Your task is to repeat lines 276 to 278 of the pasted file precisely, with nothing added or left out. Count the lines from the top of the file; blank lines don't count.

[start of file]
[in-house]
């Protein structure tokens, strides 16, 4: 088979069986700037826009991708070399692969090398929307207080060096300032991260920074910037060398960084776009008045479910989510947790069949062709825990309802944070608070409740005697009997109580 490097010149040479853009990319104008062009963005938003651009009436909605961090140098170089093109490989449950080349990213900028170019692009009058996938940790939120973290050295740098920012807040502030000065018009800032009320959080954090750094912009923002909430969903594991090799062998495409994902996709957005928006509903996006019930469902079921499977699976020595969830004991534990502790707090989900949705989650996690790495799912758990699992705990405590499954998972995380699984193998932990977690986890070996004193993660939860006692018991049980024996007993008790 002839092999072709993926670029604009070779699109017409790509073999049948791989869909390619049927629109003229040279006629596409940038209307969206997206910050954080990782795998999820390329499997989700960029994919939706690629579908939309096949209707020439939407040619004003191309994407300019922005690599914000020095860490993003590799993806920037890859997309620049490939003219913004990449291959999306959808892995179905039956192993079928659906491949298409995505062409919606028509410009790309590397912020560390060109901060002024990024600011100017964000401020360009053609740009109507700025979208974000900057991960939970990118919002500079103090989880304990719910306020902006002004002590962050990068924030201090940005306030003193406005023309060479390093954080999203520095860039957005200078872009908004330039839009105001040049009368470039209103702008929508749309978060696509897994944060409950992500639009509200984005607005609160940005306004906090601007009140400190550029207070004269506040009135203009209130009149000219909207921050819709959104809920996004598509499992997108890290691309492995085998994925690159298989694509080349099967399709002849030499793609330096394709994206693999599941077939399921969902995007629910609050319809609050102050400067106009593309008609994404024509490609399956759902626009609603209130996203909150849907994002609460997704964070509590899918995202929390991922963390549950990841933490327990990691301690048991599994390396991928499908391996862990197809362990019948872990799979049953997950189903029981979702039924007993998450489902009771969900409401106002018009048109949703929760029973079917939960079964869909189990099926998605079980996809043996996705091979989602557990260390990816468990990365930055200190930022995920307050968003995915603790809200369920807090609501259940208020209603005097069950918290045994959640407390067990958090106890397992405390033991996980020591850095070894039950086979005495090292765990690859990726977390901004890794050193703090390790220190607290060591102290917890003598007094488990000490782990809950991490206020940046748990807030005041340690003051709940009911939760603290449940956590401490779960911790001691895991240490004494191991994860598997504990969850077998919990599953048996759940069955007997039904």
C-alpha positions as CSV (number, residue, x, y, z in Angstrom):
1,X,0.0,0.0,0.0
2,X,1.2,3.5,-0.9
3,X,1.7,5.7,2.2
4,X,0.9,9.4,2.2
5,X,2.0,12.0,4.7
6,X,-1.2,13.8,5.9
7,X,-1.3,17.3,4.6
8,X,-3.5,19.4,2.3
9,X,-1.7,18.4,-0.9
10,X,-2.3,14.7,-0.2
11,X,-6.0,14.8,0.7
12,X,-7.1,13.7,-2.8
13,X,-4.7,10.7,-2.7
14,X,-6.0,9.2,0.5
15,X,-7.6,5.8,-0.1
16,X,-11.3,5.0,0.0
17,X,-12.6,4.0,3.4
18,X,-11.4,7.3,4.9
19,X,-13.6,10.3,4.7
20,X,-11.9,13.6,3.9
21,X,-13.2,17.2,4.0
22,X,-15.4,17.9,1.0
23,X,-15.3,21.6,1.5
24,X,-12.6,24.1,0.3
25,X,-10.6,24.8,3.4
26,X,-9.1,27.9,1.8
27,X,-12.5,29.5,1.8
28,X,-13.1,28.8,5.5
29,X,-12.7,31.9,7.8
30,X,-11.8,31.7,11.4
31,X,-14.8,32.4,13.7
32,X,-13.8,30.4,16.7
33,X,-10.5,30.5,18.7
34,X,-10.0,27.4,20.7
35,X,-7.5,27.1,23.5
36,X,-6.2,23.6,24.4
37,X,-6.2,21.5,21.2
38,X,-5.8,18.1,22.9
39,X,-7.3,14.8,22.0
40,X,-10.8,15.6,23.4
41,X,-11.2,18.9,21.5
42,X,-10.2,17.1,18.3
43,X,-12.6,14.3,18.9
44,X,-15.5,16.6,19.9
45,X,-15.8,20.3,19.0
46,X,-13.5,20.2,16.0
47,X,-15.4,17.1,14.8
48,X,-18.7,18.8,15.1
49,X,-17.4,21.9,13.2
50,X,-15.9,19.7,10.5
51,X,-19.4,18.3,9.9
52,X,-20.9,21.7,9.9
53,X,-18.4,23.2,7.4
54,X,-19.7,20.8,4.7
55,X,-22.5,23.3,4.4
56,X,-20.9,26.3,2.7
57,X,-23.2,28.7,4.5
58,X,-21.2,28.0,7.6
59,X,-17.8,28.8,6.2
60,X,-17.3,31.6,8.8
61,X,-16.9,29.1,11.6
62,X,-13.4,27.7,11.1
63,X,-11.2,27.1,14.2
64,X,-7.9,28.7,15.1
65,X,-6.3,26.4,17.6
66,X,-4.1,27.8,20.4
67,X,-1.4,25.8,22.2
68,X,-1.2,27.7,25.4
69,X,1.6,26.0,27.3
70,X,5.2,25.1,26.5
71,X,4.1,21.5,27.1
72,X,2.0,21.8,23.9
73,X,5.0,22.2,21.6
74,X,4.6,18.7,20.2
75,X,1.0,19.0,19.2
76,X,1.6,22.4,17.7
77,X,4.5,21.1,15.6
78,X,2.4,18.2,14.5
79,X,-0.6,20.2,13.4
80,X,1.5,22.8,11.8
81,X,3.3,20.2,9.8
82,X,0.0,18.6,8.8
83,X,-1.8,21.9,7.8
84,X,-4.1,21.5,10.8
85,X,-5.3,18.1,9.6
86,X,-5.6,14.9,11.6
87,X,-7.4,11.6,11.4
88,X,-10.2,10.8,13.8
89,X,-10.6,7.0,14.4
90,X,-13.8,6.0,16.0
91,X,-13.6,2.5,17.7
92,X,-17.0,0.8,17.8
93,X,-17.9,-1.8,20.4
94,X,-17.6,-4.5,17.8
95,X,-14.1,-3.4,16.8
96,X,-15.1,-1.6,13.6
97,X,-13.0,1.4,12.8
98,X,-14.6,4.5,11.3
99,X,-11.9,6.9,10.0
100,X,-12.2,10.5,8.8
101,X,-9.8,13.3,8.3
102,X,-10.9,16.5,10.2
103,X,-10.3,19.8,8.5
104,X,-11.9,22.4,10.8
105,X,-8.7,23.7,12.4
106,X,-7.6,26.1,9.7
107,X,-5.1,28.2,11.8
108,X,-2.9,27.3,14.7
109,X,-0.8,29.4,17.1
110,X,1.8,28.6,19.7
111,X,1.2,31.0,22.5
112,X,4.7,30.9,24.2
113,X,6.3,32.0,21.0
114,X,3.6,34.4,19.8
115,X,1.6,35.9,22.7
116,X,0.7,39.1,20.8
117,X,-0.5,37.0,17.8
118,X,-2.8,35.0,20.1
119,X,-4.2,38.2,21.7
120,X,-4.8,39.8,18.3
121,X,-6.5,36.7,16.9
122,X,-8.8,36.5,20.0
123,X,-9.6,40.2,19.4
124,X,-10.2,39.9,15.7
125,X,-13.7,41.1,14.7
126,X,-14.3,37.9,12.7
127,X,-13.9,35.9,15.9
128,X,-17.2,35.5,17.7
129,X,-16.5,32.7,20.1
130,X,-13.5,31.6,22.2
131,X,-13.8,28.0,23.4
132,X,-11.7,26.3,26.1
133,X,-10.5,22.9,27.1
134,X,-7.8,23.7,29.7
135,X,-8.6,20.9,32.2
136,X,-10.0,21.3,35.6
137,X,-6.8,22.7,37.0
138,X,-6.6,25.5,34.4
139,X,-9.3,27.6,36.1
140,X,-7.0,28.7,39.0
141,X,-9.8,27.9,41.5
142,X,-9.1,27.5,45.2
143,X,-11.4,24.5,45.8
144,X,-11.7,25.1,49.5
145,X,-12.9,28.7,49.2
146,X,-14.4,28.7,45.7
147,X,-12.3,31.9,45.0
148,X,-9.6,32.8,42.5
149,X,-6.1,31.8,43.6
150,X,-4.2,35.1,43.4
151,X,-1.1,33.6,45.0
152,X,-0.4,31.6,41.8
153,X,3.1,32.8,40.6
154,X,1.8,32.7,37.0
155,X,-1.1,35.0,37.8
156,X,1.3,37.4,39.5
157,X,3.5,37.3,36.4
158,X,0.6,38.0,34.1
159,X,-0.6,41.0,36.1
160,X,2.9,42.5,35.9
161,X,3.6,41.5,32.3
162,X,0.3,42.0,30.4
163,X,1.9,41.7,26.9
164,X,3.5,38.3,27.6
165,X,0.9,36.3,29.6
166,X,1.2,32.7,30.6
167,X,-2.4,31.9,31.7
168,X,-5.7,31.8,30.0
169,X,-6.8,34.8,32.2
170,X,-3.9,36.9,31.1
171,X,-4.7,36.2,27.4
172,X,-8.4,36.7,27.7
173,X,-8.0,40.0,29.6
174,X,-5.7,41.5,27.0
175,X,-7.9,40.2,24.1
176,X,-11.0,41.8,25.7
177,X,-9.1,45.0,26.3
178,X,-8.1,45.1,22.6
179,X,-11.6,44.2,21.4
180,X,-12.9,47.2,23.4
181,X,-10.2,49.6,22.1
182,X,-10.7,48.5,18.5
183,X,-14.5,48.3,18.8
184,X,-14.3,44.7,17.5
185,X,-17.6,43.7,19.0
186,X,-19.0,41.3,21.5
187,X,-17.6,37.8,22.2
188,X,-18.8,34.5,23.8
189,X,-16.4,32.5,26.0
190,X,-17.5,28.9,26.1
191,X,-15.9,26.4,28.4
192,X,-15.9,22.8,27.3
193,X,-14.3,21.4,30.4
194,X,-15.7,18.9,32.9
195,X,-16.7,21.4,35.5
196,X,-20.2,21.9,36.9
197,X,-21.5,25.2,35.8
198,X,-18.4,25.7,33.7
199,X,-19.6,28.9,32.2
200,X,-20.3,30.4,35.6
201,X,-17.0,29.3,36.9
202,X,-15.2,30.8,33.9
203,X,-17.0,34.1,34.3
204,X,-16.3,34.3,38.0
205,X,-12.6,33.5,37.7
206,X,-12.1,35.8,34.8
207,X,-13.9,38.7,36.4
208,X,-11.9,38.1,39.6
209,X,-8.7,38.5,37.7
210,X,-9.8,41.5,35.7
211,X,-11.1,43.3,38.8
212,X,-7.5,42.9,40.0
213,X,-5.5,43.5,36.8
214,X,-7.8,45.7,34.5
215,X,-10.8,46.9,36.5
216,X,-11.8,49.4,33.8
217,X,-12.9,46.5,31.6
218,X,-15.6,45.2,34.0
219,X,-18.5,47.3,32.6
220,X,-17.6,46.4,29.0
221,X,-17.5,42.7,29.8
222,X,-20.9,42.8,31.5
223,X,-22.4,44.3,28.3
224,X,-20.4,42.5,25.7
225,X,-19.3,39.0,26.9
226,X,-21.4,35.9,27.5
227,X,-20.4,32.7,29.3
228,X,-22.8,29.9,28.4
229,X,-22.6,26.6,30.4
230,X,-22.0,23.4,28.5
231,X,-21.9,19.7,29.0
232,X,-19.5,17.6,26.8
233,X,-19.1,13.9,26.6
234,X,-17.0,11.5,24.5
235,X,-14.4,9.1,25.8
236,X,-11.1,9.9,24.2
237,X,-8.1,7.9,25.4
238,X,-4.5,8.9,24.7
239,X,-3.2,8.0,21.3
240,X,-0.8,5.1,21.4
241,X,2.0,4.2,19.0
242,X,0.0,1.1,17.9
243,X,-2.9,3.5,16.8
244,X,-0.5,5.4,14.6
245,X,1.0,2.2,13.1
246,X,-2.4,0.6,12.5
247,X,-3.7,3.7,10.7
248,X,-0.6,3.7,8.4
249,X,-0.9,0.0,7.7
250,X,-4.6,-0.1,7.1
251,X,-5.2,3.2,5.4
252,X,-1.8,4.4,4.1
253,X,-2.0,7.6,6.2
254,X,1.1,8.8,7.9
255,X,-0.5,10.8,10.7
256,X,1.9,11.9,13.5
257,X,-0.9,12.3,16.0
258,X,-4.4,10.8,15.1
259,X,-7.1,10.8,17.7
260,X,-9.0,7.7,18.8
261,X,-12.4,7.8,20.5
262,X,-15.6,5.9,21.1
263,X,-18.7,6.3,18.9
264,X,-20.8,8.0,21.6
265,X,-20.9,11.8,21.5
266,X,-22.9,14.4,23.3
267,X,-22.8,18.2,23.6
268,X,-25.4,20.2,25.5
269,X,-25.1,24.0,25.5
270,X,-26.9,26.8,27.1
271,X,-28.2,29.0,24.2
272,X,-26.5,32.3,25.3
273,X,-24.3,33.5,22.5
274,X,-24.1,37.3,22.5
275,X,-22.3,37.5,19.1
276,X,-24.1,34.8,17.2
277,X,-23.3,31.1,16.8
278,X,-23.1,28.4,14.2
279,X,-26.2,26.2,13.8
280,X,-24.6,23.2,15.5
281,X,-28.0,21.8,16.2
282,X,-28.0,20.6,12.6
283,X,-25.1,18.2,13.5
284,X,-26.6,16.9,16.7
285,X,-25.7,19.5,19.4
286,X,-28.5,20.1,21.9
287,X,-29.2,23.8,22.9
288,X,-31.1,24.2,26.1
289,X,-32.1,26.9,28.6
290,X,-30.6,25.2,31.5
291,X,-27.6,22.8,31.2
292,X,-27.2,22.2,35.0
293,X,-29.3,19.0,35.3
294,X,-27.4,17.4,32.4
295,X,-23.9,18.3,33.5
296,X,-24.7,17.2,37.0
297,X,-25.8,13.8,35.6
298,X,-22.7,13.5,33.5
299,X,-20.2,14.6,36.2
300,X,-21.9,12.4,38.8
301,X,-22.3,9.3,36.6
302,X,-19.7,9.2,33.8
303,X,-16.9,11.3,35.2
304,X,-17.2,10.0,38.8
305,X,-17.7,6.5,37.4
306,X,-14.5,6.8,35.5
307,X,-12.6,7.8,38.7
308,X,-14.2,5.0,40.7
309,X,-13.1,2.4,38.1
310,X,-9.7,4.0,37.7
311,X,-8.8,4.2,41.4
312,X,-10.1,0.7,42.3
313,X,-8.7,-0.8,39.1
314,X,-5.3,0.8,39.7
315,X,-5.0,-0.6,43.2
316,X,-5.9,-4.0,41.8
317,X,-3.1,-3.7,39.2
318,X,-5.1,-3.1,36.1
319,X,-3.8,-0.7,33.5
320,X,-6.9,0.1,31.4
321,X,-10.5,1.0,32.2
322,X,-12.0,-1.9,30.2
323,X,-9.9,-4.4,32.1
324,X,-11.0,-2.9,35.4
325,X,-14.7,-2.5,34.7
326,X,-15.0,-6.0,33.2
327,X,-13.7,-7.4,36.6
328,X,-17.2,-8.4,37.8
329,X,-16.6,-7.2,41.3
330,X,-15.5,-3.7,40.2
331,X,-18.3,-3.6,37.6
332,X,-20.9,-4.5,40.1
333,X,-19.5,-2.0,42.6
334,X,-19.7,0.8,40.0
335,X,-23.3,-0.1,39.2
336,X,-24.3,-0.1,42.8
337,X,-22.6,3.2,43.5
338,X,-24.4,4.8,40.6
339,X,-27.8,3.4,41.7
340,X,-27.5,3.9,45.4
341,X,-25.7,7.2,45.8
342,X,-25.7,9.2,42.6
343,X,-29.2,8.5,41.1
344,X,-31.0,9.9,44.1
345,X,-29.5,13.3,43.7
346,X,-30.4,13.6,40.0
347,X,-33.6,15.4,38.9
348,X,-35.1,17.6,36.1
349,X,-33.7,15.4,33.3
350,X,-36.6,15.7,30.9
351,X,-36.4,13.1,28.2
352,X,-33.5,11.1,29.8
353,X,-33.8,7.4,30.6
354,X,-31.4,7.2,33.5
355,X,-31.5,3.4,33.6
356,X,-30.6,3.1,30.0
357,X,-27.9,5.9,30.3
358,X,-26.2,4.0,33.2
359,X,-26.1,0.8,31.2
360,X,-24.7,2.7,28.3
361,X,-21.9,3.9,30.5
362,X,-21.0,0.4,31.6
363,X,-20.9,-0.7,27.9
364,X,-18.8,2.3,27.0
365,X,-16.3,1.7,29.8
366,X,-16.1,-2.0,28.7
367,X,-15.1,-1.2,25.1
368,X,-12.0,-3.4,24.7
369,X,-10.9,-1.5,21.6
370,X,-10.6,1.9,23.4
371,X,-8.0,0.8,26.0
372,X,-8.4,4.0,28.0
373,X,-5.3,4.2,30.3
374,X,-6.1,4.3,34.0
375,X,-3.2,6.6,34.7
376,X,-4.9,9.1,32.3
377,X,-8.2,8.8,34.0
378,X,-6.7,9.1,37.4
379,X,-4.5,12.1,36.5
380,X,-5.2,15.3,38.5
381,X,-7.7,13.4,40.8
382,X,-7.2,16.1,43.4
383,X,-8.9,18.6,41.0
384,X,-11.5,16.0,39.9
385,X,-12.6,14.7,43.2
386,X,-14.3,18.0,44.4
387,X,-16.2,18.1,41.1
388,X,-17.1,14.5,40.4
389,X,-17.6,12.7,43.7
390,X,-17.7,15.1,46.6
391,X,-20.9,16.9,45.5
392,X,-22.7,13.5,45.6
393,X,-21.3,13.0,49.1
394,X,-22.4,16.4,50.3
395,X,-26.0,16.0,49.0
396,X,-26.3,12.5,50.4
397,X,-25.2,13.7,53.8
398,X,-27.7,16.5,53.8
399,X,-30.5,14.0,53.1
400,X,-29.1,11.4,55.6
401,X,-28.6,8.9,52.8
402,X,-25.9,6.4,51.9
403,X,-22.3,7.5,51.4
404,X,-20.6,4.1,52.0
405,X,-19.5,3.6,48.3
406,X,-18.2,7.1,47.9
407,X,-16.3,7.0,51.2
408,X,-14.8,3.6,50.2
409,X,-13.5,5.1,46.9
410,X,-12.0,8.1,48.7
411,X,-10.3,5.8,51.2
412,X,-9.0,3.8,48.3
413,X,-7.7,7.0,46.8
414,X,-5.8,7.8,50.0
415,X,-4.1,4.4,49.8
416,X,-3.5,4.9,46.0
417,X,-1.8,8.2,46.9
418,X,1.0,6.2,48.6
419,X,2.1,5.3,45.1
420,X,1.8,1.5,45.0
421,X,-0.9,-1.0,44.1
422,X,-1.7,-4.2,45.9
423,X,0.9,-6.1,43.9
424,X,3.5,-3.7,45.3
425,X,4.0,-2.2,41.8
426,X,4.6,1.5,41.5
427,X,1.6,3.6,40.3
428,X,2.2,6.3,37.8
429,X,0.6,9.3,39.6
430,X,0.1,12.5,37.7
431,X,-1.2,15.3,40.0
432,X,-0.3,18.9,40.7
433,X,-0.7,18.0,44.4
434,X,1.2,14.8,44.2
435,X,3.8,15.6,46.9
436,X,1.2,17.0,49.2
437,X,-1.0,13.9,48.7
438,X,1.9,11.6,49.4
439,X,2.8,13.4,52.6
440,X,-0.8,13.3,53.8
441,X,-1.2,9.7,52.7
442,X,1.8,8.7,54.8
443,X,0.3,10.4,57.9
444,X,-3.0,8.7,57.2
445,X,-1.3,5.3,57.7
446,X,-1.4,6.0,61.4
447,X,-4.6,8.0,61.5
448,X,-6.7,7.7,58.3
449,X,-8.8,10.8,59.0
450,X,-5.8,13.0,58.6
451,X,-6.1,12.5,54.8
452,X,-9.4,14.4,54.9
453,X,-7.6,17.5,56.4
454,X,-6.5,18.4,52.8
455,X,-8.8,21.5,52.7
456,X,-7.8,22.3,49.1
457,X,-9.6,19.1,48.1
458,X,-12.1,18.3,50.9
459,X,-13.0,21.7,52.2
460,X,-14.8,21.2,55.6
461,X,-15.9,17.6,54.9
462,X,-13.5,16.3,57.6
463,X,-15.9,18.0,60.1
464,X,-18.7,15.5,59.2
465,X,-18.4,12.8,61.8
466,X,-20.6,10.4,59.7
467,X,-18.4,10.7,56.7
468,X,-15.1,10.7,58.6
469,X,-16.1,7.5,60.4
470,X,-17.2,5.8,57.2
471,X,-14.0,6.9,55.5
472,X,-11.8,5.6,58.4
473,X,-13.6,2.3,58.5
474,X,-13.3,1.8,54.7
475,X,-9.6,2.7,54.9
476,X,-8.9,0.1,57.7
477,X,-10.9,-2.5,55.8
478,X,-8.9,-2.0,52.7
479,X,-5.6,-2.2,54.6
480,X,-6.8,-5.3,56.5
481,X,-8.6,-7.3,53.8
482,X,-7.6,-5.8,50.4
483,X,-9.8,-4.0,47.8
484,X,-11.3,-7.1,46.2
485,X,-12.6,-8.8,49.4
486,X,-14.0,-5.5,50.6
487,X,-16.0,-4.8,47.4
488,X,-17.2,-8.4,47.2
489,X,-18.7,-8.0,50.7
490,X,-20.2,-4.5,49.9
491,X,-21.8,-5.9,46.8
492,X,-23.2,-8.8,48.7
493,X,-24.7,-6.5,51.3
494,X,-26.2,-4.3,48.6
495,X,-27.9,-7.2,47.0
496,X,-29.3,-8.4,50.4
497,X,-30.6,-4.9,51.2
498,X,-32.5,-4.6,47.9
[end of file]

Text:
273,X,-24.3,33.5,22.5
274,X,-24.1,37.3,22.5
275,X,-22.3,37.5,19.1